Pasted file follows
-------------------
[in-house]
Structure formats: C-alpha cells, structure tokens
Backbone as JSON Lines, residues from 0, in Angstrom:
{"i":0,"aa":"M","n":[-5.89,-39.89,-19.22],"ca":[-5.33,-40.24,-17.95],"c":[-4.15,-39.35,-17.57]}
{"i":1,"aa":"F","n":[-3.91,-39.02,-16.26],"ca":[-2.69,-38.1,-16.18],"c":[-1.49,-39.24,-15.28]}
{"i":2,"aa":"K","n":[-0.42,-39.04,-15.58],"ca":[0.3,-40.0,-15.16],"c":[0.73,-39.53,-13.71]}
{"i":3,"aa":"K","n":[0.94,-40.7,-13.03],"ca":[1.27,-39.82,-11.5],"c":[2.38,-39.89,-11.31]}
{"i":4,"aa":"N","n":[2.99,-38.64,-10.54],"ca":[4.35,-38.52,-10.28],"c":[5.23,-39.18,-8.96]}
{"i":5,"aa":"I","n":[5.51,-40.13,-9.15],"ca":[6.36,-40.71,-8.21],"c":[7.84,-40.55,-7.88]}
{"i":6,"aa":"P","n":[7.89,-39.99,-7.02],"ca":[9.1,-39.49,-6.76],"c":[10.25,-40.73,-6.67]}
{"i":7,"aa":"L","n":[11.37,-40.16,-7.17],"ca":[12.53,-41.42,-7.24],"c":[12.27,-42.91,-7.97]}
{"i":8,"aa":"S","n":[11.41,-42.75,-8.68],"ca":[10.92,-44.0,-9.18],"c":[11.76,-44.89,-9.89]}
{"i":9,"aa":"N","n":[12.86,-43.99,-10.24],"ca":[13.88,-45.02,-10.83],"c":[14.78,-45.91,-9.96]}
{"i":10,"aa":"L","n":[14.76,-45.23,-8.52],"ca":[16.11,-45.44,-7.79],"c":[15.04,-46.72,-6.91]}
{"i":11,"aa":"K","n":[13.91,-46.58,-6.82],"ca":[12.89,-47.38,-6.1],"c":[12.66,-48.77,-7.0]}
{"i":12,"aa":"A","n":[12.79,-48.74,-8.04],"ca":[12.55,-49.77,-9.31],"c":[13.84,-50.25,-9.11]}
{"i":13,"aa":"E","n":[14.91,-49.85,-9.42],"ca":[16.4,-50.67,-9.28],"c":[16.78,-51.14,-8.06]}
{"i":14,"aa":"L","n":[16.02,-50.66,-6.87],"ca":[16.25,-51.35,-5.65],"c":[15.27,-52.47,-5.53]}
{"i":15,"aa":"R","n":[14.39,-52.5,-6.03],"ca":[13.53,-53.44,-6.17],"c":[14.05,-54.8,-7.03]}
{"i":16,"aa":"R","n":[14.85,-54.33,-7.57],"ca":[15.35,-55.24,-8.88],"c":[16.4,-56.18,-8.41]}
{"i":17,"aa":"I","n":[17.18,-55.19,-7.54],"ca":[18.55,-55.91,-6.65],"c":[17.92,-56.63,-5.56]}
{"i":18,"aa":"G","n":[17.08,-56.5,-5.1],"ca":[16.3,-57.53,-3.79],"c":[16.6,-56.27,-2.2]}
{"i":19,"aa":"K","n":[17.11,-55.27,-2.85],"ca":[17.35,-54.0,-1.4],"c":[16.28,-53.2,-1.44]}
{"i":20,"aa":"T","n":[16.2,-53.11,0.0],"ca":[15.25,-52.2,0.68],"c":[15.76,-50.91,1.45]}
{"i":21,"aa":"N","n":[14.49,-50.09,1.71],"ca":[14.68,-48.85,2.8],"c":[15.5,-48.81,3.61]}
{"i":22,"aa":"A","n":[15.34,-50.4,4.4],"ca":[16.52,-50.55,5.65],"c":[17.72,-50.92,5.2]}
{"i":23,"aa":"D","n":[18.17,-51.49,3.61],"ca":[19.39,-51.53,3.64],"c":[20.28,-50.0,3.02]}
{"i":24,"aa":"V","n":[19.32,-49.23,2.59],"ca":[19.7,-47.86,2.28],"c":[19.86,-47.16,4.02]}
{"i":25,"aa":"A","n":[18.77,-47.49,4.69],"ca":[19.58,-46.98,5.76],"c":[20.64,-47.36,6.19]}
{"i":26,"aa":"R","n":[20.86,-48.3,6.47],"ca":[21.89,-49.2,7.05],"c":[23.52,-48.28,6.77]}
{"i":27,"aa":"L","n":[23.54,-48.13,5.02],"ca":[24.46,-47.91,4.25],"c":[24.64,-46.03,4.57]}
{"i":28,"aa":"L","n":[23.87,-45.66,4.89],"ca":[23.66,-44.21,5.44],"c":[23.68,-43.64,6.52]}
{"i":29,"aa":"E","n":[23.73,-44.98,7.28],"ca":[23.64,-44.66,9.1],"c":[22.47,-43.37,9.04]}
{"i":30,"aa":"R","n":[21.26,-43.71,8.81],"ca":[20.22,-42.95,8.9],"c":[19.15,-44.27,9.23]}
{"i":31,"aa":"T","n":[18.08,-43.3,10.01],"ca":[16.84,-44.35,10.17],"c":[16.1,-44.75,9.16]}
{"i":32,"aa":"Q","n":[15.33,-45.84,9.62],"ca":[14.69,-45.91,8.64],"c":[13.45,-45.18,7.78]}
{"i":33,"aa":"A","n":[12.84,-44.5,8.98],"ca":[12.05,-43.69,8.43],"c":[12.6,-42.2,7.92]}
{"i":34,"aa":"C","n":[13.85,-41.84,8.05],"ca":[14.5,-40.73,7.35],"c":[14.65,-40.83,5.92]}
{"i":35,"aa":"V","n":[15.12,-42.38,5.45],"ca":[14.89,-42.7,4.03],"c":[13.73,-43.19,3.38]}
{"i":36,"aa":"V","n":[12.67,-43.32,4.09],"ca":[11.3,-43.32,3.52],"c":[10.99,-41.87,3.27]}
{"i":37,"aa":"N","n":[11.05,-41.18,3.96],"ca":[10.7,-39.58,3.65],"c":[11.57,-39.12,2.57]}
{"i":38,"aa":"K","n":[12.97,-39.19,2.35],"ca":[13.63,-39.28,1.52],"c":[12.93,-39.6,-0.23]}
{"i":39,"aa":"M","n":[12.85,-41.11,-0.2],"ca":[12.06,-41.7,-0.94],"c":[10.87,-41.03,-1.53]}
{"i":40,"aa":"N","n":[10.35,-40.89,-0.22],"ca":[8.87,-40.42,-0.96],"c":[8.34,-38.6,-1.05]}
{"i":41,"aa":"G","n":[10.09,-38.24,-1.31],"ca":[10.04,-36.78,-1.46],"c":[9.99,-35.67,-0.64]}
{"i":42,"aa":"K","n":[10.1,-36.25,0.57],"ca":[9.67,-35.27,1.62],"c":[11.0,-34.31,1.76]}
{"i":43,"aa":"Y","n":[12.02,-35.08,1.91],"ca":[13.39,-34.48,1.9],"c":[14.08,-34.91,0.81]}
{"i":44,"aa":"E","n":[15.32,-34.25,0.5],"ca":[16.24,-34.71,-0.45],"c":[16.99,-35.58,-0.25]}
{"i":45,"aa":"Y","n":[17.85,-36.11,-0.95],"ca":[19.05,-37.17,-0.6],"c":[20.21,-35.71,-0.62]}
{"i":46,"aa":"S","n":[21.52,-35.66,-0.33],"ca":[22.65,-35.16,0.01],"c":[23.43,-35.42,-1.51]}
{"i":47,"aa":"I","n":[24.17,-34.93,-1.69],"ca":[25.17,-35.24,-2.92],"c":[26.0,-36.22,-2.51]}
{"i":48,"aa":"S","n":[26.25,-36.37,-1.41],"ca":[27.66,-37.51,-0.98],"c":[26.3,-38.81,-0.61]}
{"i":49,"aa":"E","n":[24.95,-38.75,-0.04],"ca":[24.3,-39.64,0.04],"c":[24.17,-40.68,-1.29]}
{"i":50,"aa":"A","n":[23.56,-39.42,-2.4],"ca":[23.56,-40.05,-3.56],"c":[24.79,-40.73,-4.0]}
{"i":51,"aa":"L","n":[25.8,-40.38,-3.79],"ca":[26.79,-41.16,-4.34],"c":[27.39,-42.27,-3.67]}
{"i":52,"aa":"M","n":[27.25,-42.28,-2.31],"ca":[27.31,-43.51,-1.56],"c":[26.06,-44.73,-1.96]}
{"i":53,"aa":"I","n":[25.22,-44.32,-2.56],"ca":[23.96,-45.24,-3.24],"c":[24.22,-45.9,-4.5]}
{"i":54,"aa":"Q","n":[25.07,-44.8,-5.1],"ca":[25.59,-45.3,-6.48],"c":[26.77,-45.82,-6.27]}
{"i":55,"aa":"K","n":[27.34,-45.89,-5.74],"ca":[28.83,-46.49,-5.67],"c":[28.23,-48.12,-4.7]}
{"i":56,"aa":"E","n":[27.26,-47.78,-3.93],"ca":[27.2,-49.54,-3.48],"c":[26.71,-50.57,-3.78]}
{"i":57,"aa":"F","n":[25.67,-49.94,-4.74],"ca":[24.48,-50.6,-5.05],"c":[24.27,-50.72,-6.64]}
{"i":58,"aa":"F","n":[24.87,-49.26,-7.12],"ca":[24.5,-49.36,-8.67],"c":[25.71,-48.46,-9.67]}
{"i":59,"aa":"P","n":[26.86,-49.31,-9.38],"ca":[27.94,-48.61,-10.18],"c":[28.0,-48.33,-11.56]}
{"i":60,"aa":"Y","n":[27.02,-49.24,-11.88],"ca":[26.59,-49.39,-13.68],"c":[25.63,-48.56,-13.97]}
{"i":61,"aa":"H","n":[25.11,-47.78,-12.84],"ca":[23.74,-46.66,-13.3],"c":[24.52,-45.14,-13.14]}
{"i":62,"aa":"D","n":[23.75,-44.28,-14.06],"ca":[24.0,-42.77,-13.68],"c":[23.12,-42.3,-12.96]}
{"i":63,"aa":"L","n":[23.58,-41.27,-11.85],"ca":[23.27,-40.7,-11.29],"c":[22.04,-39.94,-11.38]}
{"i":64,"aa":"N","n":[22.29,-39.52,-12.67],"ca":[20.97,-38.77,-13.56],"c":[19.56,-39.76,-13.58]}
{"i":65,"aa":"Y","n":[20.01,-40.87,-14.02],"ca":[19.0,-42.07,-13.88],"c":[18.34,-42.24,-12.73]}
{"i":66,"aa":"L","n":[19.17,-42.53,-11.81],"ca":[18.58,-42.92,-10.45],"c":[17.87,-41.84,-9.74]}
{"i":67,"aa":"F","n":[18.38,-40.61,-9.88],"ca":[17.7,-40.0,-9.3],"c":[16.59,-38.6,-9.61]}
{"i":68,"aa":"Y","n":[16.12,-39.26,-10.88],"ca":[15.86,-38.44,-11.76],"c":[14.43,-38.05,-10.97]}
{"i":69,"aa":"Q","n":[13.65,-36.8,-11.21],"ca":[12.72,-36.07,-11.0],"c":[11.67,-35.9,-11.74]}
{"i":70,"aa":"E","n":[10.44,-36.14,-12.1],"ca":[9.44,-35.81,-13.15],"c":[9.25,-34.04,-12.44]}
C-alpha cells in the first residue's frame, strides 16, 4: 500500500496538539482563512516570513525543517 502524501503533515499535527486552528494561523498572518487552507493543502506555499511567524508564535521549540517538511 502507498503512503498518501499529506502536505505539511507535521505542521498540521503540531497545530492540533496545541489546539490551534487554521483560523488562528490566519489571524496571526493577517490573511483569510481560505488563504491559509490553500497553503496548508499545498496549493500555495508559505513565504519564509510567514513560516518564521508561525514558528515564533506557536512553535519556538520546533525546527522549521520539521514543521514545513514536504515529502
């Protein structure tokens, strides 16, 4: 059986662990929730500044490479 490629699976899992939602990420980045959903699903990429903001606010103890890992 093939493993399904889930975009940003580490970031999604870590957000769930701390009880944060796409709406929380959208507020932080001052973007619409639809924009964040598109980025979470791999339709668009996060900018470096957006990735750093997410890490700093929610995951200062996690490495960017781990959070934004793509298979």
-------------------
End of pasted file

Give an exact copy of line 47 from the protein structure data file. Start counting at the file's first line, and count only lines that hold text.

{"i":43,"aa":"Y","n":[12.02,-35.08,1.91],"ca":[13.39,-34.48,1.9],"c":[14.08,-34.91,0.81]}